The professor cites statistics that reflect approximate gender parity among students enrolled in accredited architecture programs in the U.S. but that is not, however, indicative of women’s advancement in the profession after graduation. “Although the gap has shrunk between the numbers of men and women studying architecture, racial and ethnic disparities are slower to change,” adds Stratigakos, who notes that Black women are sorely underrepresented in architecture schools.
While challenges for women of color can be dispiriting, voices like Nina Cooke John provide inspiration for those entering the field. The Jamaican-born architect, whose New York-based Studio Cooke John specializes in “high-impact” residential architecture — she explains the concept as maximizing and customizing every square inch of the spaces she describes as “machines for living” — and public art.
Cooke John, whose impressive resume includes degrees from Cornell and Columbia, was included in Dwell magazine’s “13 Extraordinary Women in Design and Architecture You Need to Know.” Following faculty positions at Syracuse University and Parsons School of Design, she has returned to Columbia to teach architecture, making the professor well suited to counseling young women entering the field. Informed by her experience as one of the few Black women in her class at Cornell, she advises, “It’s important to speak out and create your own community because support is paramount to your success.” She suggests that if students who feel isolated cannot find that support on campus, they should reach out to practitioners or minority-based professional associations for mentorship.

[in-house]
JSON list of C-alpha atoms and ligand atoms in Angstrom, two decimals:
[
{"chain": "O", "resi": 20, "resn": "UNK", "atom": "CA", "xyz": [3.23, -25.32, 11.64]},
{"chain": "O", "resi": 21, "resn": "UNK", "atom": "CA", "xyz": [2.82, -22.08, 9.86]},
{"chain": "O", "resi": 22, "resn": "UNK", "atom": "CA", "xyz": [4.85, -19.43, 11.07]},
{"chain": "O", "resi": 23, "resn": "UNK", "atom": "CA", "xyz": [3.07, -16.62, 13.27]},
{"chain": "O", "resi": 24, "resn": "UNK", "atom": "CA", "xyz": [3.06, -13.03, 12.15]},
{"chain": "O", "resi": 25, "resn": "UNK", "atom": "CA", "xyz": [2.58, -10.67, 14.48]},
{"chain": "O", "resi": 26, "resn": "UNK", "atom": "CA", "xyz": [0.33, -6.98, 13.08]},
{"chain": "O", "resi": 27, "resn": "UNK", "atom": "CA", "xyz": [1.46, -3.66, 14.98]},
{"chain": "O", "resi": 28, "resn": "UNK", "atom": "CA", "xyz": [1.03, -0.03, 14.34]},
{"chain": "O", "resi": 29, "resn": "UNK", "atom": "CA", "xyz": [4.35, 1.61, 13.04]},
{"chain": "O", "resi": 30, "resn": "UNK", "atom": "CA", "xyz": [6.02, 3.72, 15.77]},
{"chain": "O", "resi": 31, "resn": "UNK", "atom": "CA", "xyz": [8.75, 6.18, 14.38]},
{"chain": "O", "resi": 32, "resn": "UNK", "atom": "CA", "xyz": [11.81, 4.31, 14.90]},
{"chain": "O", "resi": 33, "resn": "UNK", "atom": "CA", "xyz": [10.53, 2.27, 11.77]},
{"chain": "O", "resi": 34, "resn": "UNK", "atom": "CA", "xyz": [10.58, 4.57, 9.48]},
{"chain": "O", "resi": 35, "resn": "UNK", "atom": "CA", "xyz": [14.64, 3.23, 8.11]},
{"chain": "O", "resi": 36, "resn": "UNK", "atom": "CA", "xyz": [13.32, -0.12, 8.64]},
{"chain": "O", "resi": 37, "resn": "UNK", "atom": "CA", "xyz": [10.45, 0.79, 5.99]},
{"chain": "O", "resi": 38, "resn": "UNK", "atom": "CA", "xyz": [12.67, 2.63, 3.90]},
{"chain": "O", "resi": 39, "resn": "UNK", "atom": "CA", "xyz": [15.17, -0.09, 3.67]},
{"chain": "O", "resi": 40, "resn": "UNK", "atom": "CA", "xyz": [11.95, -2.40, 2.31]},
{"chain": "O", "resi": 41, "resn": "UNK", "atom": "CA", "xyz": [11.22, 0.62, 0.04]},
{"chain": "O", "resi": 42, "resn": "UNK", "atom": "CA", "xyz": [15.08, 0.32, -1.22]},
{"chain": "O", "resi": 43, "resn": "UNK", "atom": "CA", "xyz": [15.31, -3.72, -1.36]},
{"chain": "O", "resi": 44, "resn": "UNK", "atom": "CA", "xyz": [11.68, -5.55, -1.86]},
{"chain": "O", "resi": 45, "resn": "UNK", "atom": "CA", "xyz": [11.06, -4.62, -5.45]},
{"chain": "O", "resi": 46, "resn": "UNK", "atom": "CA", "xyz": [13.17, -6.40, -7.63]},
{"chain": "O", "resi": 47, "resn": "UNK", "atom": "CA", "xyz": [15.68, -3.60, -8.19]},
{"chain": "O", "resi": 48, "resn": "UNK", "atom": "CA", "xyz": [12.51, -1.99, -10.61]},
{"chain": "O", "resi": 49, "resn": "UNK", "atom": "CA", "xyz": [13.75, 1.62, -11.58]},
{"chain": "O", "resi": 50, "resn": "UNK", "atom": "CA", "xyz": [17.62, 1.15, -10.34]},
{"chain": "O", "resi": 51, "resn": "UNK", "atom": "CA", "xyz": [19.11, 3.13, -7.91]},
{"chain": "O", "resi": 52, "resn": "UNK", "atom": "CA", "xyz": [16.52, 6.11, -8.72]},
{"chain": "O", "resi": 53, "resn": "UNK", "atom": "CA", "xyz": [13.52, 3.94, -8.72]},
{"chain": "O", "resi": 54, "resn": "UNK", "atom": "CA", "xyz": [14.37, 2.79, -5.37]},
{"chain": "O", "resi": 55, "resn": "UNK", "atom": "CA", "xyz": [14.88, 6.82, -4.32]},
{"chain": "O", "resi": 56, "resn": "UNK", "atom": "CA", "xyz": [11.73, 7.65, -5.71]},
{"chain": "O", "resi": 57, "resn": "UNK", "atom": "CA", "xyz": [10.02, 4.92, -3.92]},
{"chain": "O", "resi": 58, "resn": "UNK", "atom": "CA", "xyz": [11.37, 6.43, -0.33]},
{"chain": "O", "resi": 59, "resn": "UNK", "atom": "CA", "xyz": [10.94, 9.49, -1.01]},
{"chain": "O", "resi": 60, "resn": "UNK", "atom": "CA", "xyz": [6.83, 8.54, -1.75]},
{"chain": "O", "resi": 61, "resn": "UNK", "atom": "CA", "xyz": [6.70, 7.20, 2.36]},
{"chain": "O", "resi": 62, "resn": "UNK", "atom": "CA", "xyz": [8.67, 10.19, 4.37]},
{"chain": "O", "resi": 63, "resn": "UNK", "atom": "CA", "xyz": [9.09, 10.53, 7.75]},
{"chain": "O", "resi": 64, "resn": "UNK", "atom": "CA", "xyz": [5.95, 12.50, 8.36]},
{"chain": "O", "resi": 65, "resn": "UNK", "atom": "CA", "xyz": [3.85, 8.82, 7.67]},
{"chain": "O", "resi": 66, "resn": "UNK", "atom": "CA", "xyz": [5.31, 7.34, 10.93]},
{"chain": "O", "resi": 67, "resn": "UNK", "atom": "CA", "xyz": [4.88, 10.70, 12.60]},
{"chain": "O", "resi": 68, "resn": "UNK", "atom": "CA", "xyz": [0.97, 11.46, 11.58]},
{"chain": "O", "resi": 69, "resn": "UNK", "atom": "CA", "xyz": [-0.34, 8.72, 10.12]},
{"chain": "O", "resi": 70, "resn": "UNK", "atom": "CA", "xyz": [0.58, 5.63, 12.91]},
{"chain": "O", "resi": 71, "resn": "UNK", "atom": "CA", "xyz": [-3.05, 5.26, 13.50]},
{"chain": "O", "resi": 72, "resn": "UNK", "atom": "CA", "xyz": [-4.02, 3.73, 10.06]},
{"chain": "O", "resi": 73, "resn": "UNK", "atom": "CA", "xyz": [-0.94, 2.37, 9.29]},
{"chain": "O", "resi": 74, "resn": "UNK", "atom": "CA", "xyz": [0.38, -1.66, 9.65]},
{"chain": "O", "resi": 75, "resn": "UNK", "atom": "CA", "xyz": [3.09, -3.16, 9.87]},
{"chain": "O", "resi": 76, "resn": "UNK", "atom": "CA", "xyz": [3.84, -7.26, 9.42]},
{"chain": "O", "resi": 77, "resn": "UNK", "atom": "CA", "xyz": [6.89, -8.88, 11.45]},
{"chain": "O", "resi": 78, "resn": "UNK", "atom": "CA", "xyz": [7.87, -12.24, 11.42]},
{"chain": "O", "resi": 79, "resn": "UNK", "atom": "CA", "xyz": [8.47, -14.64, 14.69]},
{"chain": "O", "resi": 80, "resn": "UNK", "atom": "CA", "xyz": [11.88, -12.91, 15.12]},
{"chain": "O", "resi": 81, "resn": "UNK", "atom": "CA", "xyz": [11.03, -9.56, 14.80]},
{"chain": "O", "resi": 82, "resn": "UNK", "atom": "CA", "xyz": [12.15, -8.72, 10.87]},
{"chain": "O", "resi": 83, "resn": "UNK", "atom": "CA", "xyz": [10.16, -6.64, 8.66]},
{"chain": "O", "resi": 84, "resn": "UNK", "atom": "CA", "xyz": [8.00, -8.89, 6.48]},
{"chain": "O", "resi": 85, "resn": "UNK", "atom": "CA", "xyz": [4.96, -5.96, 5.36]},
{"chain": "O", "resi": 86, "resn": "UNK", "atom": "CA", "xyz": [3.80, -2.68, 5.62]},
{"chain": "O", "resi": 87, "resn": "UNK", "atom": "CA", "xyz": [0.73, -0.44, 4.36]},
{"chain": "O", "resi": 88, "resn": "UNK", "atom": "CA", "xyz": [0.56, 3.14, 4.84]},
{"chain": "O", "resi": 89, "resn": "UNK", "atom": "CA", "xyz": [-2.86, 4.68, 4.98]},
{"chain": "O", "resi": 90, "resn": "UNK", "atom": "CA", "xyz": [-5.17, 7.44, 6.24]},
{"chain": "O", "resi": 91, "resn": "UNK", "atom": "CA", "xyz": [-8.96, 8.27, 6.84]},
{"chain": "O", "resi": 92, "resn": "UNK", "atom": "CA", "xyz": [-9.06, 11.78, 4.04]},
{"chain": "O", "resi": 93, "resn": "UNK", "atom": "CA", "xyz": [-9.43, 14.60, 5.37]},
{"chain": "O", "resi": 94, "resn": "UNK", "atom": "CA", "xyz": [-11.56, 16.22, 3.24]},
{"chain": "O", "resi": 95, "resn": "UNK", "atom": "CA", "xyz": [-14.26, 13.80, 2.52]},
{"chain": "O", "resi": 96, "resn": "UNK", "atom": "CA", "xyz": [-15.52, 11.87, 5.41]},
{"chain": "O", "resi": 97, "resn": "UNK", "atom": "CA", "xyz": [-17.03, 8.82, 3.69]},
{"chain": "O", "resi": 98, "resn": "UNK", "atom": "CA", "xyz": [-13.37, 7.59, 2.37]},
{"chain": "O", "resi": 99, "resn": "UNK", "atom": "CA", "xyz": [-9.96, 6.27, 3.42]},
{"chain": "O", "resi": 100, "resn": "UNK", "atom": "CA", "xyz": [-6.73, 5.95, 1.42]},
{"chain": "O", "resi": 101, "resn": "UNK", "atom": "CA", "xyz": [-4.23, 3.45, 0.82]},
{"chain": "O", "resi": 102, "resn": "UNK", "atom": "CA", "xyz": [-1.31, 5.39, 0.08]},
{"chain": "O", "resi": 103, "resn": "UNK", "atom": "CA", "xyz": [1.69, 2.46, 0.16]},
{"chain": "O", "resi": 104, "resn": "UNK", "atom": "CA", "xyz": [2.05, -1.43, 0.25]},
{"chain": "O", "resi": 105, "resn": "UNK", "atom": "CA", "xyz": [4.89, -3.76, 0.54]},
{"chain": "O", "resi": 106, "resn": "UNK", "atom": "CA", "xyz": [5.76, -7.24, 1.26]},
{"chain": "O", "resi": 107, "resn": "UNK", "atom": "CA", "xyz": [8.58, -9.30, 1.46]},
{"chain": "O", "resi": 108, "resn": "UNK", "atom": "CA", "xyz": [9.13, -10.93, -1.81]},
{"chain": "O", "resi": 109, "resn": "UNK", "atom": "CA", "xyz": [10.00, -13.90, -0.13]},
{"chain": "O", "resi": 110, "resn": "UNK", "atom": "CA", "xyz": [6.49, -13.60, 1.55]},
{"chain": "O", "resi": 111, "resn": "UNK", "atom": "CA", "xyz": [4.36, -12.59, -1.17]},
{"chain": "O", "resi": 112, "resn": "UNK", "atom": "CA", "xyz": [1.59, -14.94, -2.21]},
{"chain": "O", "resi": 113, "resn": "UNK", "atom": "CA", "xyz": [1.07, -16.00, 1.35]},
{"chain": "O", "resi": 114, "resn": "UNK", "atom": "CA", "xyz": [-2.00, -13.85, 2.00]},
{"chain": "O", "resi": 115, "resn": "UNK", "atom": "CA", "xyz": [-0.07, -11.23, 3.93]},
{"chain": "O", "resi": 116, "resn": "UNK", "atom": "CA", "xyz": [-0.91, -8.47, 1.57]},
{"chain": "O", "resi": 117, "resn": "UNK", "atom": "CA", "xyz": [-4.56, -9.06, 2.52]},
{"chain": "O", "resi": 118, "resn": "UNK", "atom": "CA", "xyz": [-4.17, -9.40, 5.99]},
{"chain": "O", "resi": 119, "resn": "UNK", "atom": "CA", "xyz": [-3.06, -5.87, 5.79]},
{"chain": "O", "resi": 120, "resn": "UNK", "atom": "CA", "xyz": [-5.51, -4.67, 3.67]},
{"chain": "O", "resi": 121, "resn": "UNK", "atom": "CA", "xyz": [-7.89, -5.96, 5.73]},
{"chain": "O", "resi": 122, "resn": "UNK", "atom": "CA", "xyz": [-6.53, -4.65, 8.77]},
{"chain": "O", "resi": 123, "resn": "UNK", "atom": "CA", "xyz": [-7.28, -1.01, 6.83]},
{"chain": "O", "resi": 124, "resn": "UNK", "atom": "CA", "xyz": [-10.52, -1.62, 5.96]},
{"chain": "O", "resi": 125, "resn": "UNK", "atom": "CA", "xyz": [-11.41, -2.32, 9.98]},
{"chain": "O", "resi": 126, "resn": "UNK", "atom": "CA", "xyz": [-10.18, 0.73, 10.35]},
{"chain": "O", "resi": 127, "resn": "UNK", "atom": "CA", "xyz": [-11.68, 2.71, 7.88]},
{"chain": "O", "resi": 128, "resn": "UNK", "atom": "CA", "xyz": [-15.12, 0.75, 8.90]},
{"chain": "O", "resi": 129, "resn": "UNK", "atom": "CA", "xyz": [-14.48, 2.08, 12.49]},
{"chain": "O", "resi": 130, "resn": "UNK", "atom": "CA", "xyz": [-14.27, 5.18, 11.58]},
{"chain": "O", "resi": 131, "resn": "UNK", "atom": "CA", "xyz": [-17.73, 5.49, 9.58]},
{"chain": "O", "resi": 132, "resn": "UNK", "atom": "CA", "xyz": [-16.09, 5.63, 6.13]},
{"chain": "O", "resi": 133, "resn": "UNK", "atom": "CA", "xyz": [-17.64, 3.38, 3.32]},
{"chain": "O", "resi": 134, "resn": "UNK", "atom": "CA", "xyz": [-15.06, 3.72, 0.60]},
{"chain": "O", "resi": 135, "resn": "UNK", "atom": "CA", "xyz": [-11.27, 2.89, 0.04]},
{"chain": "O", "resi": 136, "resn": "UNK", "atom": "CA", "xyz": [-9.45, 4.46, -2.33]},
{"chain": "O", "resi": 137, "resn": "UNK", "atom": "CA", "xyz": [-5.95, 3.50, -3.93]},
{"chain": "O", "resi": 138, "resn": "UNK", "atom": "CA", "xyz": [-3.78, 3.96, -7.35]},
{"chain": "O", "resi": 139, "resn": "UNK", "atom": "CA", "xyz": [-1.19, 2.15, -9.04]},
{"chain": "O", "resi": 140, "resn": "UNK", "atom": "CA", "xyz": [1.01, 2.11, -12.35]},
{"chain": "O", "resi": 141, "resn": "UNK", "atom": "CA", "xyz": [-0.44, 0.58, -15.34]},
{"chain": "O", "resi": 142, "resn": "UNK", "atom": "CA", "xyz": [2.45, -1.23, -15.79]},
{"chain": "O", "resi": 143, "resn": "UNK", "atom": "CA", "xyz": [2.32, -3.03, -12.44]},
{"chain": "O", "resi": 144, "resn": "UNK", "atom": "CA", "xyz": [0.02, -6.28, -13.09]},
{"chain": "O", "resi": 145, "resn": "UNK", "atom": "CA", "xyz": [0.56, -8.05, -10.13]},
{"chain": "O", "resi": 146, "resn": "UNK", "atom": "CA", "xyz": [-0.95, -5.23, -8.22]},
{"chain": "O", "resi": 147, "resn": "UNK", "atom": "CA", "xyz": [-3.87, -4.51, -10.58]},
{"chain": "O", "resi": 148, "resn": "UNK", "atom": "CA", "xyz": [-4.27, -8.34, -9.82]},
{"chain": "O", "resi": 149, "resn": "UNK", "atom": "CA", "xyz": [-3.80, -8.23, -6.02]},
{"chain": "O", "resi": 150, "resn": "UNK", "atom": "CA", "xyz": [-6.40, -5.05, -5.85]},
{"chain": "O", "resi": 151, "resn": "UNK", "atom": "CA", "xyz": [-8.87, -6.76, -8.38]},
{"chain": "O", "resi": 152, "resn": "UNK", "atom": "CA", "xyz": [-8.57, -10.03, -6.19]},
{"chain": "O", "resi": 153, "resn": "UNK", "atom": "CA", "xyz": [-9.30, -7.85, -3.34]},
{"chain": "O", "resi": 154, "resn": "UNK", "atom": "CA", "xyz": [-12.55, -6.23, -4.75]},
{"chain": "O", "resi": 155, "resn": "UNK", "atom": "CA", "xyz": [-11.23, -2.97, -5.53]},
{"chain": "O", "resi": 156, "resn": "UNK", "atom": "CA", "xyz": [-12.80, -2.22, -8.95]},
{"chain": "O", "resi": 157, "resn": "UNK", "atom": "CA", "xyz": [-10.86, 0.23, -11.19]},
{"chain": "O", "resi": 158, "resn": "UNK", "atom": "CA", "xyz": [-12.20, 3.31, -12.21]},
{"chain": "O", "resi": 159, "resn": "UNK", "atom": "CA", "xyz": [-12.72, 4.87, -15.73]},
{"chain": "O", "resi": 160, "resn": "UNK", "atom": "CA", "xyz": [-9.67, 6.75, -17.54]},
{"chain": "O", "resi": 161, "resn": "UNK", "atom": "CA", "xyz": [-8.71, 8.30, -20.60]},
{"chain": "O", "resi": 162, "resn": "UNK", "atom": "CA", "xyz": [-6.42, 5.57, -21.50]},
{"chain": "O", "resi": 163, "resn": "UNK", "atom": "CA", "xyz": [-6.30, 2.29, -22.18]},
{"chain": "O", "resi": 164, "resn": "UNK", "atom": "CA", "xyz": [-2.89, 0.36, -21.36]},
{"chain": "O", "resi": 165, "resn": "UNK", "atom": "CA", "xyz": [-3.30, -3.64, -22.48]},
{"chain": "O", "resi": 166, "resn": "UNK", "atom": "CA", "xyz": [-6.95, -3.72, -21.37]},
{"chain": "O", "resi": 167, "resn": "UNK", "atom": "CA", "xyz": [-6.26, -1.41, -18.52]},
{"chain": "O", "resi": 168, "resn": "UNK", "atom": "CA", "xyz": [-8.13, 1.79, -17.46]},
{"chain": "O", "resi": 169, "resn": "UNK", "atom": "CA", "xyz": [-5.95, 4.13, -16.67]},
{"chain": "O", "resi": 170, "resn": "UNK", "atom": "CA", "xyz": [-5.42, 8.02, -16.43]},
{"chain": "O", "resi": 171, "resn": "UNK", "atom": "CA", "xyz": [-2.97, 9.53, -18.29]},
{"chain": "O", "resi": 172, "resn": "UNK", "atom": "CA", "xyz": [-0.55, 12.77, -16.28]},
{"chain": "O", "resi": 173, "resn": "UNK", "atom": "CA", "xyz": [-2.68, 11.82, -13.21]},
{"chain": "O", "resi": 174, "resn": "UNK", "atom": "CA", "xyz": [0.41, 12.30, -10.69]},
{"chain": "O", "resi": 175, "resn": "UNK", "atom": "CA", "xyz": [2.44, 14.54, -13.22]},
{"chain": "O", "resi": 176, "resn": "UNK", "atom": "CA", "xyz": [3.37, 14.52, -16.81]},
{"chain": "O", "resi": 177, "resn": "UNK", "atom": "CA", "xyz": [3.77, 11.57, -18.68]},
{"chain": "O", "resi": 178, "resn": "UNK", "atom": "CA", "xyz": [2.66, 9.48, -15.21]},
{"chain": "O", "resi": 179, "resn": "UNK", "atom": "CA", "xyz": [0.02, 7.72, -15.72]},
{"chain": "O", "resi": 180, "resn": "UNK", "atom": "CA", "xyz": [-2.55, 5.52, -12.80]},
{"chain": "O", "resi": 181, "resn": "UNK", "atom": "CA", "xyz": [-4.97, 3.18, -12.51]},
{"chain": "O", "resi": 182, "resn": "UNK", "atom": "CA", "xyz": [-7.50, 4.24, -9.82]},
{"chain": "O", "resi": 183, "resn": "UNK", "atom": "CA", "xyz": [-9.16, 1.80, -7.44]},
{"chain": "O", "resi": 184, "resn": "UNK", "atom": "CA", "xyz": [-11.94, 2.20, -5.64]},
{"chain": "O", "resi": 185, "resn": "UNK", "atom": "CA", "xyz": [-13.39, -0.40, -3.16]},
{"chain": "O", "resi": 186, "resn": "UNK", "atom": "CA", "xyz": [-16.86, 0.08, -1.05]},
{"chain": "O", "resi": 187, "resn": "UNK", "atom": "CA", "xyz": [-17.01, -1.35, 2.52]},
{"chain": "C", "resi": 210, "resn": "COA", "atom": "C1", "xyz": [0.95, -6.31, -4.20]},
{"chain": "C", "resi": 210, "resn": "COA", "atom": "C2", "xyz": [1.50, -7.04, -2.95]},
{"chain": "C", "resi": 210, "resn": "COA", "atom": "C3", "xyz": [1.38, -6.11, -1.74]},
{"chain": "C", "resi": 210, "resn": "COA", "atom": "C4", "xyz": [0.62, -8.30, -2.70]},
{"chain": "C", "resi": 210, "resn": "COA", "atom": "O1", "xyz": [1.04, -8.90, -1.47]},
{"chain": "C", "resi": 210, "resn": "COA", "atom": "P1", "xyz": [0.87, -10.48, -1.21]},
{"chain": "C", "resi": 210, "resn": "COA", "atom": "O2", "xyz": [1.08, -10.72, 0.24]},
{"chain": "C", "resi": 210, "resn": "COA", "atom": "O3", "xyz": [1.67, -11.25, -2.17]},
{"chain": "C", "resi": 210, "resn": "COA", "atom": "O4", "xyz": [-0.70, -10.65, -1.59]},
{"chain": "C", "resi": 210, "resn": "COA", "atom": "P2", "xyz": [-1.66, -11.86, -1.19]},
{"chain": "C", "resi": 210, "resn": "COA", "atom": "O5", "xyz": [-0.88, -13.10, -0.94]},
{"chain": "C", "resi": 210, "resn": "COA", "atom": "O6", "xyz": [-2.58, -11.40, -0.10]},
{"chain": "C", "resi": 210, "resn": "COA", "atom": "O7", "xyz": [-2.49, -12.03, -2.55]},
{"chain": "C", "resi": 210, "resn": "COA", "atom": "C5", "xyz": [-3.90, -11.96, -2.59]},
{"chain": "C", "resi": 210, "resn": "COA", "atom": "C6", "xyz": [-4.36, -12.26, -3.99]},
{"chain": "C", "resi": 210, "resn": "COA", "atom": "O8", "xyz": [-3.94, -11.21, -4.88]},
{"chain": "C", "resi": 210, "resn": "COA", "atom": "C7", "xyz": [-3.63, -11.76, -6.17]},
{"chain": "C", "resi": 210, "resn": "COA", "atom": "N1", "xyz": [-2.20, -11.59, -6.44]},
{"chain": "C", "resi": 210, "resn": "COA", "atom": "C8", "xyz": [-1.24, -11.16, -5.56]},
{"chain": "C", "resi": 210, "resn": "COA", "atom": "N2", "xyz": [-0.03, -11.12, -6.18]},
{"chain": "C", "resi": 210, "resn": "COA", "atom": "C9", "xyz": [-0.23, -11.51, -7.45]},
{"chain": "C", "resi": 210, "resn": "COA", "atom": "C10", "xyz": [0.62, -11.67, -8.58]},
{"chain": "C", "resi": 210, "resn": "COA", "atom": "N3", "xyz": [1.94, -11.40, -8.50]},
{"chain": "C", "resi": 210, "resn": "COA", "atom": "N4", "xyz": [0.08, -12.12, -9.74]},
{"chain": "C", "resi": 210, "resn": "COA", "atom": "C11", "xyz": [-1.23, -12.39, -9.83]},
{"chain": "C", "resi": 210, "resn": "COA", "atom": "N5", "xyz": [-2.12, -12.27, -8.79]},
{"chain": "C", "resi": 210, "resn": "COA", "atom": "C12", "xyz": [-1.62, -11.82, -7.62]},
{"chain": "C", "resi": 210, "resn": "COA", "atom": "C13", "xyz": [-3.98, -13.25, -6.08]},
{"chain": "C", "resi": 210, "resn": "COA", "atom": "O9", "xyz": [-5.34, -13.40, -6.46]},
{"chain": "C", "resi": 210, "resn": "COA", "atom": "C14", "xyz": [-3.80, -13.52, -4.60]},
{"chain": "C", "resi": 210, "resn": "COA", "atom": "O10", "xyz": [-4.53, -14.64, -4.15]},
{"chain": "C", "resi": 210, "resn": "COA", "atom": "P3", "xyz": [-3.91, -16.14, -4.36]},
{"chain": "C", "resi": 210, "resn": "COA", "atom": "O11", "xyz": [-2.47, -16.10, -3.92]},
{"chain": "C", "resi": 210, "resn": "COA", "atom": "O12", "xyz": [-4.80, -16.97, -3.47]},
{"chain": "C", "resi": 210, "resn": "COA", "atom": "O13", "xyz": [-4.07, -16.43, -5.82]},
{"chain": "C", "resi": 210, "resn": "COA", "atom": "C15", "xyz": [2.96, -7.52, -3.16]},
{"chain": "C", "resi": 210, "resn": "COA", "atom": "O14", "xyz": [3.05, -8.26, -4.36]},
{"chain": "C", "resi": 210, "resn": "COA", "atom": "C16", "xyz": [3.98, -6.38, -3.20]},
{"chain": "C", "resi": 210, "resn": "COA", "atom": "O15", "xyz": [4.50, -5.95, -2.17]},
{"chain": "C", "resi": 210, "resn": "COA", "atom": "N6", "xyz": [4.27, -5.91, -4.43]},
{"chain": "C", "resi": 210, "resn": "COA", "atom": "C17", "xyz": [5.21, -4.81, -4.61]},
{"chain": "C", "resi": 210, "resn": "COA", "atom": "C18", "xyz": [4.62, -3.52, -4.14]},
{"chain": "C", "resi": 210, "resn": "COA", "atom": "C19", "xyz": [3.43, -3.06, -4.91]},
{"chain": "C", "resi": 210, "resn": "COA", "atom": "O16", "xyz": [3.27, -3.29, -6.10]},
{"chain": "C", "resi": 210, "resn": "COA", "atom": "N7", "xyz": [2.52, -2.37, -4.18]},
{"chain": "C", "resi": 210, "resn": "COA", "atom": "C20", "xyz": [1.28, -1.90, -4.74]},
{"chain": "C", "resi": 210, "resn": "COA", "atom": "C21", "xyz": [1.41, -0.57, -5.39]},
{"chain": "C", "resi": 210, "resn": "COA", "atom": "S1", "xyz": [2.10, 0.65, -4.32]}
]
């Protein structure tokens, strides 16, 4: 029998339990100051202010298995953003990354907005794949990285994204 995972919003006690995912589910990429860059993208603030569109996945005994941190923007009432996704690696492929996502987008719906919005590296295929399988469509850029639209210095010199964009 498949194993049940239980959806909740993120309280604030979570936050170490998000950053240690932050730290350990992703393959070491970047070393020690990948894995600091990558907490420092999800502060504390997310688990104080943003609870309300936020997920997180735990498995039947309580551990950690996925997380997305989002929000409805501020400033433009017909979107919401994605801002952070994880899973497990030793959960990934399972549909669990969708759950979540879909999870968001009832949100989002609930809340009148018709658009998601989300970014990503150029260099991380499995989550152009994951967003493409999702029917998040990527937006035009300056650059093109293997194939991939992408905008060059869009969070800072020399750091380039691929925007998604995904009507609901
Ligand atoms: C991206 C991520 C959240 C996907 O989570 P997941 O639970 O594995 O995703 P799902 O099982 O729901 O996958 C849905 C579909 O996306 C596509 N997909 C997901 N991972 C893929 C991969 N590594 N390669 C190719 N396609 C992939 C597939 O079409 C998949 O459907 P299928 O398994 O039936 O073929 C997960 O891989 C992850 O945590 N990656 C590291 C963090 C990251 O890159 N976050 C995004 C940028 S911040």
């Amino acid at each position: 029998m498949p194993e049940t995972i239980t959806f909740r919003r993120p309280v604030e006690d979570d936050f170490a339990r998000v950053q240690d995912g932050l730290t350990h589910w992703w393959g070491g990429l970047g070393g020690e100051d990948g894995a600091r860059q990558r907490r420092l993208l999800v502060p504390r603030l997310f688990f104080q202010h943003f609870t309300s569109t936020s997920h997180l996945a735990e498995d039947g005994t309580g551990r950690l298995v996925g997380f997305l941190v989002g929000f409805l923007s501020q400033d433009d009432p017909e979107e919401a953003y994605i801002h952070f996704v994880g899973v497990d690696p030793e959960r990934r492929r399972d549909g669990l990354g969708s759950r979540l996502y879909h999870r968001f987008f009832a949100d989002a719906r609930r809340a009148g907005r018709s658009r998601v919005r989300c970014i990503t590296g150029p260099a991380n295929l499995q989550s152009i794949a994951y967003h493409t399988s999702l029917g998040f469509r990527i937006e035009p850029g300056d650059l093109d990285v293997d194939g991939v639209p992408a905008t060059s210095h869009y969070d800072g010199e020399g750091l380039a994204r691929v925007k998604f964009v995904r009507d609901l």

After practicing and teaching extensively, Cooke John created her own firm with another woman architect — both mothers of young children who appreciated the flexibility most large firms could not provide — and eventually went solo. She reports, “For many women, it’s about finding your voice and creating an environment that’s difficult to find in a male-dominated firm.” Suggesting women tend to approach the profession differently, Cooke John reports, “When women interact with clients, it’s not so often about ego but listening to the clients and responding to their needs.”
“We interact with the built environment constantly, and while some people view it as in the background, it’s really the foreground of everything we do,” says Cooke John, who adds, “When people engage with one another in public spaces, community-building is much stronger.” Her foray into public art installations further advances her philosophy of placemaking, which transforms relationships between people and the human-made environment.